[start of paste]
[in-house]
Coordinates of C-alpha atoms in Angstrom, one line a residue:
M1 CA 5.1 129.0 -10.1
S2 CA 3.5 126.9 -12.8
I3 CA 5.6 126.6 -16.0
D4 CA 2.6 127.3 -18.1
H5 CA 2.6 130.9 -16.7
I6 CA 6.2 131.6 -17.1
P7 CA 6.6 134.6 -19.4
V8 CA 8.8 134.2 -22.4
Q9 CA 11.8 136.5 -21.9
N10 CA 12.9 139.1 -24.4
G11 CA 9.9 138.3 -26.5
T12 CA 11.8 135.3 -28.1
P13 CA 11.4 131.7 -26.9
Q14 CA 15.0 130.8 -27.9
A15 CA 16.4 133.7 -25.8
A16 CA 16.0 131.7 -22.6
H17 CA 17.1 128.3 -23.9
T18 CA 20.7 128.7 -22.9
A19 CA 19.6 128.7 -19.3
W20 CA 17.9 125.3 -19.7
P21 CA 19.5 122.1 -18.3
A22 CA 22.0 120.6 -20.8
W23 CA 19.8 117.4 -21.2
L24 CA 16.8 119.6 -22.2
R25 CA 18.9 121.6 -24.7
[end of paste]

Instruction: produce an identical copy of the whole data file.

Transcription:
[in-house]
Coordinates of C-alpha atoms in Angstrom, one line a residue:
M1 CA 5.1 129.0 -10.1
S2 CA 3.5 126.9 -12.8
I3 CA 5.6 126.6 -16.0
D4 CA 2.6 127.3 -18.1
H5 CA 2.6 130.9 -16.7
I6 CA 6.2 131.6 -17.1
P7 CA 6.6 134.6 -19.4
V8 CA 8.8 134.2 -22.4
Q9 CA 11.8 136.5 -21.9
N10 CA 12.9 139.1 -24.4
G11 CA 9.9 138.3 -26.5
T12 CA 11.8 135.3 -28.1
P13 CA 11.4 131.7 -26.9
Q14 CA 15.0 130.8 -27.9
A15 CA 16.4 133.7 -25.8
A16 CA 16.0 131.7 -22.6
H17 CA 17.1 128.3 -23.9
T18 CA 20.7 128.7 -22.9
A19 CA 19.6 128.7 -19.3
W20 CA 17.9 125.3 -19.7
P21 CA 19.5 122.1 -18.3
A22 CA 22.0 120.6 -20.8
W23 CA 19.8 117.4 -21.2
L24 CA 16.8 119.6 -22.2
R25 CA 18.9 121.6 -24.7